ANF Stock Soars as CEO Michael Jeffries Gets Pushed Toward Door

“Off with his head!” So proclaimed activist fund Engaged Capital on Tuesday, asking for the ouster of Abercrombie & Fitch (ANF) CEO Michael Jeffries. Investors roared with approval, sending ANF stock 6% higher in hopes of something that might turn around the struggling retailer.

ANF-stock-michael-jeffriesIf you’re already an ANF stock holder, you likely agree with the sentiment.

Michael Jeffries, who took over in 1988 to put a spark into Abercrombie & Fitch, has led the teen-focused retailer on a roller-coaster ride ever since ANF stock hit the markets in September 1996. Abercrombie stock, which priced at $16, reached as high as $84 and change during its pre-crisis heyday.

However, ANF stock currently sits at $36 — a far cry from its high-water mark. More importantly, that represents a 50%-plus drop for Abercrombie stock since 2011 against a broader market that has climbed 34% in that time.

Engaged Capital, which currently sits on 400,000 shares of ANF stock, wrote a letter to the Abercrombie & Fitch board calling for Jeffries’ ouster. The letter claimed that the retailer’s “perennial underperformance is a result of failure of leadership” and that Jeffries should be booted when his contract expires Feb. 1.

Michael Jeffries – Just Another Problem for ANF Stock

The proof is more or less in the ANF stock pudding. Abercrombie & Fitch shares have been halved in two years and are down 25% year-to-date. Meanwhile, the ability of Michael Jeffries to make headlines has been relegated to his bizarre and often polarizing public remarks.

Most notably, Michael Jeffries came under fire when comments from a 2006 Salon interview were dredged up by Business Insider. Jeffries said they “want to market to cool, good-looking people. We don’t market to anyone other than that.” The renewed media outrage caused ANF to backpedal and begin offering plus sizes.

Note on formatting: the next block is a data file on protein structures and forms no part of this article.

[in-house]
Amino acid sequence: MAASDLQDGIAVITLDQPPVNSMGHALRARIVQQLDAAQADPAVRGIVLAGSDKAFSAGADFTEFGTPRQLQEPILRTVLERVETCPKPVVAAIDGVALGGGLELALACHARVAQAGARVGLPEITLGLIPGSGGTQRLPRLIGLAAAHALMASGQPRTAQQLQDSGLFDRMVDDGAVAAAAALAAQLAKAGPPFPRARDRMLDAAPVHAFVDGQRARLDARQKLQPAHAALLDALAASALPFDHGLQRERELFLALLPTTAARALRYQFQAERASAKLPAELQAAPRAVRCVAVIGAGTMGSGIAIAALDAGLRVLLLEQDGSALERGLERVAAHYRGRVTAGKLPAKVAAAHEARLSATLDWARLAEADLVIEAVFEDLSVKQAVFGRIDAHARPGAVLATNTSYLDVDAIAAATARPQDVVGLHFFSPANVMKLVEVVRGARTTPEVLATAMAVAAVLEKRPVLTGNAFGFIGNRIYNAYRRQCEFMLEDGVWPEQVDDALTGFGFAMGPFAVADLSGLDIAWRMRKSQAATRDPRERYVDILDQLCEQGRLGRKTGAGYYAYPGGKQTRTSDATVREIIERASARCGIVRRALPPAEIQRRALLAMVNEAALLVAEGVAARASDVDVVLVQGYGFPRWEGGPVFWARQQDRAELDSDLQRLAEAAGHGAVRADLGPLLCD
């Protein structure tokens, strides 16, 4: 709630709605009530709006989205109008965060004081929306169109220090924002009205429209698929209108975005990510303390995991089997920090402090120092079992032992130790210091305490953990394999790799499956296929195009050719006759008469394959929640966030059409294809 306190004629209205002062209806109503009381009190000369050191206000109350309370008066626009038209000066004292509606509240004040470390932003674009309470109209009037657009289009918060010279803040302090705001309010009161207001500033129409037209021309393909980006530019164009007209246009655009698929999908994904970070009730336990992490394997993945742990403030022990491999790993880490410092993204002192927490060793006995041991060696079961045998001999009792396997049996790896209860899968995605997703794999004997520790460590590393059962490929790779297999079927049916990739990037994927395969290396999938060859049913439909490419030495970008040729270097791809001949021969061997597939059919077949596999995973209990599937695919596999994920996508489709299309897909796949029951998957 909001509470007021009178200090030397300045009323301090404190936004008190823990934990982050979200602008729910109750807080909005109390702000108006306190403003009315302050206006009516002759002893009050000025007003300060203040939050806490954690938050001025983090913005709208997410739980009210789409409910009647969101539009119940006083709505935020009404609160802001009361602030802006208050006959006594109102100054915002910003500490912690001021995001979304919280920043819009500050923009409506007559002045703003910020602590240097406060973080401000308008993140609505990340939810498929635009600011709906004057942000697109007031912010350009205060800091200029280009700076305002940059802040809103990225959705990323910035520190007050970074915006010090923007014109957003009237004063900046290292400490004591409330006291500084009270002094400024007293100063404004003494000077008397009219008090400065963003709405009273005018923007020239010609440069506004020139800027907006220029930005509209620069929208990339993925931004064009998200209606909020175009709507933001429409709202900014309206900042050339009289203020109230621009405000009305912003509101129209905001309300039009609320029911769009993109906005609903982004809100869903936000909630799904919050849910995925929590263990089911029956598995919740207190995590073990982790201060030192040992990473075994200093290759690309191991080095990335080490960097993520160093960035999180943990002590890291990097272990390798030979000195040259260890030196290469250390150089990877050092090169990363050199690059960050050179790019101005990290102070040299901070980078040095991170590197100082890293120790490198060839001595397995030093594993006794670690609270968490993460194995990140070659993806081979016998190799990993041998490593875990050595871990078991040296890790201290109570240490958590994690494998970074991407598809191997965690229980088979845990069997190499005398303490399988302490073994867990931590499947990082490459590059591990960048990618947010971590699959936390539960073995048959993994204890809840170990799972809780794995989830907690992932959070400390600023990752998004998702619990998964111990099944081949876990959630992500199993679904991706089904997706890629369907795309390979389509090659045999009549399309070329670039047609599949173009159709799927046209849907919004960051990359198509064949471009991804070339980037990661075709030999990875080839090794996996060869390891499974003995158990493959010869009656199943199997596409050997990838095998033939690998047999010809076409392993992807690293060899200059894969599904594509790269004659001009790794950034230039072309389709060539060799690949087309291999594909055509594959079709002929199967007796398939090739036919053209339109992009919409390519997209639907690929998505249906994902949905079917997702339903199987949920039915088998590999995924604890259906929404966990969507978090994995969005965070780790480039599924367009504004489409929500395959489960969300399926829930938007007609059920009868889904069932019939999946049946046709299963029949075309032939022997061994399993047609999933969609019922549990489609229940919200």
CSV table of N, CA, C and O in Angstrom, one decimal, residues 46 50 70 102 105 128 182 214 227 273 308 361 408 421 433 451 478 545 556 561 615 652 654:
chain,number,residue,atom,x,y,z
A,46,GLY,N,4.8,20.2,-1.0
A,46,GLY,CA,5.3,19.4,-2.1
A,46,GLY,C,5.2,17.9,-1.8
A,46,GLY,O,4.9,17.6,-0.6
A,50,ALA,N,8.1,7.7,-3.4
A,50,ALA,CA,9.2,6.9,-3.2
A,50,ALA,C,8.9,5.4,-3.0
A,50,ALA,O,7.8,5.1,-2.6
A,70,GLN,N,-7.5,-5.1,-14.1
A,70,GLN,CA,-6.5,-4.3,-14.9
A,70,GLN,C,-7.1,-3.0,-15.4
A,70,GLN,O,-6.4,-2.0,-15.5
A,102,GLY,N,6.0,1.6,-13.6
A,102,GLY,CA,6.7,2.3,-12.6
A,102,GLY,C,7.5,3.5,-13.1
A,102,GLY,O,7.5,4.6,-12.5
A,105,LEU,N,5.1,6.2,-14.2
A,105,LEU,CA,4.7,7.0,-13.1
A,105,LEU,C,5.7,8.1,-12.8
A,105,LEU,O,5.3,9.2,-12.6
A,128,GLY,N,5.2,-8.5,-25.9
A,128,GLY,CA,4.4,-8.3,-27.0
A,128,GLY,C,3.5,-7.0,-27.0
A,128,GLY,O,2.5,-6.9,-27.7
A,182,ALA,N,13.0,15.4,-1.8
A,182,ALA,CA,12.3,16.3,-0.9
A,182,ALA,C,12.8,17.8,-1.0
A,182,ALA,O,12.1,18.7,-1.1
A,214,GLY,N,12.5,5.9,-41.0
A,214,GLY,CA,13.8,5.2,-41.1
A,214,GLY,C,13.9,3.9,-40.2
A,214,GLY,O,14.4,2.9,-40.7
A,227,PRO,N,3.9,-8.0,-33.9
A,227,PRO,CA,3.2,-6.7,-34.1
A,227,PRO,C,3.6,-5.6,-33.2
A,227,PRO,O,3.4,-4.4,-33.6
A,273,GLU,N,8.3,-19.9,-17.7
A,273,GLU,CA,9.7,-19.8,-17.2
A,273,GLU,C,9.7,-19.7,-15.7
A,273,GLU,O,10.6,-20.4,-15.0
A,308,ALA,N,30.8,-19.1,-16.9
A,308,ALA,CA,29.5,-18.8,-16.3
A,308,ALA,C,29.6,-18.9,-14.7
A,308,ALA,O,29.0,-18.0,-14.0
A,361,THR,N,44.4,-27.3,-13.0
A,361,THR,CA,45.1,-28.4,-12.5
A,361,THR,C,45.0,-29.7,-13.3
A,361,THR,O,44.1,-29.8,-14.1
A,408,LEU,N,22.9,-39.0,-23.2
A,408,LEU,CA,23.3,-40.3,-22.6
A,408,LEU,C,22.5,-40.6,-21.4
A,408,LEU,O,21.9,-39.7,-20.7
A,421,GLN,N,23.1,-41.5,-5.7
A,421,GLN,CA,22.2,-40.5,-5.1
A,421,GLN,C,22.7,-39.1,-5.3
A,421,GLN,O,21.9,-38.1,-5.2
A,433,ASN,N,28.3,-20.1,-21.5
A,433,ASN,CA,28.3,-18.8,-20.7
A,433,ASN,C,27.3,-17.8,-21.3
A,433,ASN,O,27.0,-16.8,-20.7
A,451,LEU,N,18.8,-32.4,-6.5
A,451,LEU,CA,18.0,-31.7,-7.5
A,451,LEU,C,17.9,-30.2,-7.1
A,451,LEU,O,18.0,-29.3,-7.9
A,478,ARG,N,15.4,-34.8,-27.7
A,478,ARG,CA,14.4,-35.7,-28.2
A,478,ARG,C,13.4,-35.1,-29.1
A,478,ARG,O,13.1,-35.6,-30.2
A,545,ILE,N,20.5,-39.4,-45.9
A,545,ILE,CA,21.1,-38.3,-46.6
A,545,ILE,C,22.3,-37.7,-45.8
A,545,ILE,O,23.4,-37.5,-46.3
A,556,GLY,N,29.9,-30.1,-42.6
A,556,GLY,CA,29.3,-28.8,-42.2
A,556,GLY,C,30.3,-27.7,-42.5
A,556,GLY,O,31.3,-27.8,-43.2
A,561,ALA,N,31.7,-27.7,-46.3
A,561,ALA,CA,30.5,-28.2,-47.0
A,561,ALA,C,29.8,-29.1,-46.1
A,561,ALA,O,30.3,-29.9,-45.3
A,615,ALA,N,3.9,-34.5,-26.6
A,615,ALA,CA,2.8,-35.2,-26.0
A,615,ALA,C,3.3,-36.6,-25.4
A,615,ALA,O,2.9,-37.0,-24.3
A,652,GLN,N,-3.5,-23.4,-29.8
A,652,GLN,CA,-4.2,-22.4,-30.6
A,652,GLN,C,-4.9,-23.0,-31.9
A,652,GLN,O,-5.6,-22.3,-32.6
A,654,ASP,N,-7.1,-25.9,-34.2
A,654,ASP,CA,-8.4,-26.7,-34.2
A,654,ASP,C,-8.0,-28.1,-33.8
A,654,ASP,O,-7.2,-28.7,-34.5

Jeffries also made other inflammatory comments, including …

“Are we exclusionary? Absolutely. Those companies that are in trouble are trying to target everybody: young, old, fat, skinny. But then you become totally vanilla.”

And …

“You don’t alienate anybody, but you don’t excite anybody, either.”

Couple that warm demeanor with flat-out awful performance, and you’ve got a recipe for a coup.

ANF stock tanked in August after the company badly missed second-quarter earnings expectations. Abercrombie & Fitch earnings fell 20% to 16 cents per share. That was well short of Zacks estimates of 28 cents and sent Abercrombie stock into a fitting 20% tailspin.

Then, at the beginning of November, ANF announced that its same-store sales dropped by 14%, marking the seventh consecutive period in which Abercrombie & Fitch comps were in the red. That news was coupled with a cut in full-year earnings guidance, and the announcement that ANF would be closing its Gilly Hicks lingerie stores. All that conspired to cause another dip in ANF stock.

Later that same month, Abercrombie & Fitch also reported a Q3 earnings miss.

ANF stock has hardly been the only teen retailing casualty. Rivals Aeropostale (ARO) and American Eagle (AEO) are similarly poor this year, at -25% and -20% returns YTD, respectively.

But while none of the three seem to have answers about how to bounce off the mat, only one of them has a CEO that openly appears to do more harm than good.

Booting Michael Jeffries won’t necessarily save ANF stock, and it certainly doesn’t provide an immediate fix to its sales problems. But it’s definitely a better option than keeping him.

The bottom line is that the Abercrombie & Fitch CEO is out of touch with the modern consumer and lacks basic PR skills — a dangerous combination in the fickle world of teen retail.

Kyle Woodley is the Deputy Managing Editor of As of this writing, he did not hold a position in any of the aforementioned securities. Follow him on Twitter at @IPKyleWoodley.

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